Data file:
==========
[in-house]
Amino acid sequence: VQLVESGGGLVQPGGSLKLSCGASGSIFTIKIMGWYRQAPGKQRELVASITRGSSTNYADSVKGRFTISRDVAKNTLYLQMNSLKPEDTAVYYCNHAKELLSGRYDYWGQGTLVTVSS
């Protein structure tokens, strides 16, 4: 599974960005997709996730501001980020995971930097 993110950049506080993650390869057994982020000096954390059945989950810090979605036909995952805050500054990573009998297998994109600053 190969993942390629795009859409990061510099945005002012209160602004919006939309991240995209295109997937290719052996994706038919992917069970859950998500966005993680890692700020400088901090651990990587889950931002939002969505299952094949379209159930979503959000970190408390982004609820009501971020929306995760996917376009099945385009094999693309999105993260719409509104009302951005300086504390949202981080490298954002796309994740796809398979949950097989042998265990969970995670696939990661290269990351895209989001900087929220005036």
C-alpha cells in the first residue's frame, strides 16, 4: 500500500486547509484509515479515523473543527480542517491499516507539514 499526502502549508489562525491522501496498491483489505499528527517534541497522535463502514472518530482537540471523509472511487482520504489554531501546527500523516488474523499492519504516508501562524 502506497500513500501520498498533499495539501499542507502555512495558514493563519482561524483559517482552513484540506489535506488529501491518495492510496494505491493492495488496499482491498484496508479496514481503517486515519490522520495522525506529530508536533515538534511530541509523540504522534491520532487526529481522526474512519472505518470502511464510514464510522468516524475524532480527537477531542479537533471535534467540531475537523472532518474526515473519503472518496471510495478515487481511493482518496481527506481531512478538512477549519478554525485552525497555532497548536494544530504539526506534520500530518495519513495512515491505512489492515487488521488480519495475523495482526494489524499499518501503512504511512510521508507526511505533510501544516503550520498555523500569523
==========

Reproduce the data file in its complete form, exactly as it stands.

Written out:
[in-house]
Amino acid sequence: VQLVESGGGLVQPGGSLKLSCGASGSIFTIKIMGWYRQAPGKQRELVASITRGSSTNYADSVKGRFTISRDVAKNTLYLQMNSLKPEDTAVYYCNHAKELLSGRYDYWGQGTLVTVSS
């Protein structure tokens, strides 16, 4: 599974960005997709996730501001980020995971930097 993110950049506080993650390869057994982020000096954390059945989950810090979605036909995952805050500054990573009998297998994109600053 190969993942390629795009859409990061510099945005002012209160602004919006939309991240995209295109997937290719052996994706038919992917069970859950998500966005993680890692700020400088901090651990990587889950931002939002969505299952094949379209159930979503959000970190408390982004609820009501971020929306995760996917376009099945385009094999693309999105993260719409509104009302951005300086504390949202981080490298954002796309994740796809398979949950097989042998265990969970995670696939990661290269990351895209989001900087929220005036």
C-alpha cells in the first residue's frame, strides 16, 4: 500500500486547509484509515479515523473543527480542517491499516507539514 499526502502549508489562525491522501496498491483489505499528527517534541497522535463502514472518530482537540471523509472511487482520504489554531501546527500523516488474523499492519504516508501562524 502506497500513500501520498498533499495539501499542507502555512495558514493563519482561524483559517482552513484540506489535506488529501491518495492510496494505491493492495488496499482491498484496508479496514481503517486515519490522520495522525506529530508536533515538534511530541509523540504522534491520532487526529481522526474512519472505518470502511464510514464510522468516524475524532480527537477531542479537533471535534467540531475537523472532518474526515473519503472518496471510495478515487481511493482518496481527506481531512478538512477549519478554525485552525497555532497548536494544530504539526506534520500530518495519513495512515491505512489492515487488521488480519495475523495482526494489524499499518501503512504511512510521508507526511505533510501544516503550520498555523500569523